Shakespeare’s King Lear is a proud, vain, and foolish old
man. His rash temper and vanity lead to catastrophe: the alienation and
ultimate death of his only truly loving daughter, Cordelia. Rejected by his
remaining two daughters, Lear rails in his madness, "I am a man more
sinned against than sinning." 
How many fathers today think the same? The dad whose
daughter gets caught up in drugs and runs away, or the daughter whose boyfriend
talks her into premarital sex and then dumps her. The daughter who goes to
college and loses her faith. How many fathers blame the lethal culture–or
simply blame their rebellious daughters?
Instead, should they blame themselves?
Many good men have been deceived by the culture that they
are ineffective, unnecessary, and even offensive to women if they act masculine
and authoritative. Today men are deemed radically unnecessary: women enjoy high
paying careers, a “Sex and the City” lifestyle, babies through sperm donors,
and spending time with their girlfriends–who are the only ones who really
understand the significance of a pair of Jimmy Choo shoes. Men are viewed as idiots (Homer Simpson) or
eye candy (Dr. McDreamy).
But this is a lie. Our culture is facing a crisis of
masculinity. Husbands are abdicating their role as protector and provider; dads are abdicating their role as fathers and
spiritual leaders of their family.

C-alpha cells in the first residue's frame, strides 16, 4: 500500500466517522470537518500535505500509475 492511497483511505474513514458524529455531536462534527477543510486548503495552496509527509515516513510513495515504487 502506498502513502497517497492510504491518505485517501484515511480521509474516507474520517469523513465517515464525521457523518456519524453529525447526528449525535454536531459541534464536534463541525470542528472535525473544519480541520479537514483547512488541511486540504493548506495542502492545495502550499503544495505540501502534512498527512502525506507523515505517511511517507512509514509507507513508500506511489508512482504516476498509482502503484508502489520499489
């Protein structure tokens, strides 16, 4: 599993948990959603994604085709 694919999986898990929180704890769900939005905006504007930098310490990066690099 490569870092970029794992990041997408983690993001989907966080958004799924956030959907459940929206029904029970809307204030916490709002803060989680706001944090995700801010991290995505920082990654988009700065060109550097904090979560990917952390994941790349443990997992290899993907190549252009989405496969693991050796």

The importance of fathers
Teen pregnancy, depression, sexually transmitted diseases,
eating disorders, school failure, drug and alcohol abuse may all be preventable
with a strong father–daughter relationship. Dr. Meg Meeker, pediatrician and
author of Strong Fathers, Strong Daughters puts forth a compelling
argument for the need for fathers to step up. She writes: “After more than
twenty years of listening to daughters—and doling out antibiotics,
anti-depressants, and stimulants to girls who have gone without a father’s
love—I know just how important fathers are.” 
Research bears this out. Kids who feel connected to their
parents (and whose parents spend more time with them) fare better. In fact,
parent connectedness is the number one factor in preventing girls from engaging
in premarital sex and indulging in drugs and alcohol. Girls who feel connected
with their dads are more self-assured, do better in school, and are less likely
to suffer from low self-esteem, depression and eating disorders. They are also
less likely to engage in risky behaviors such as smoking, drinking, and sexual
The dangers facing young girls today are far greater than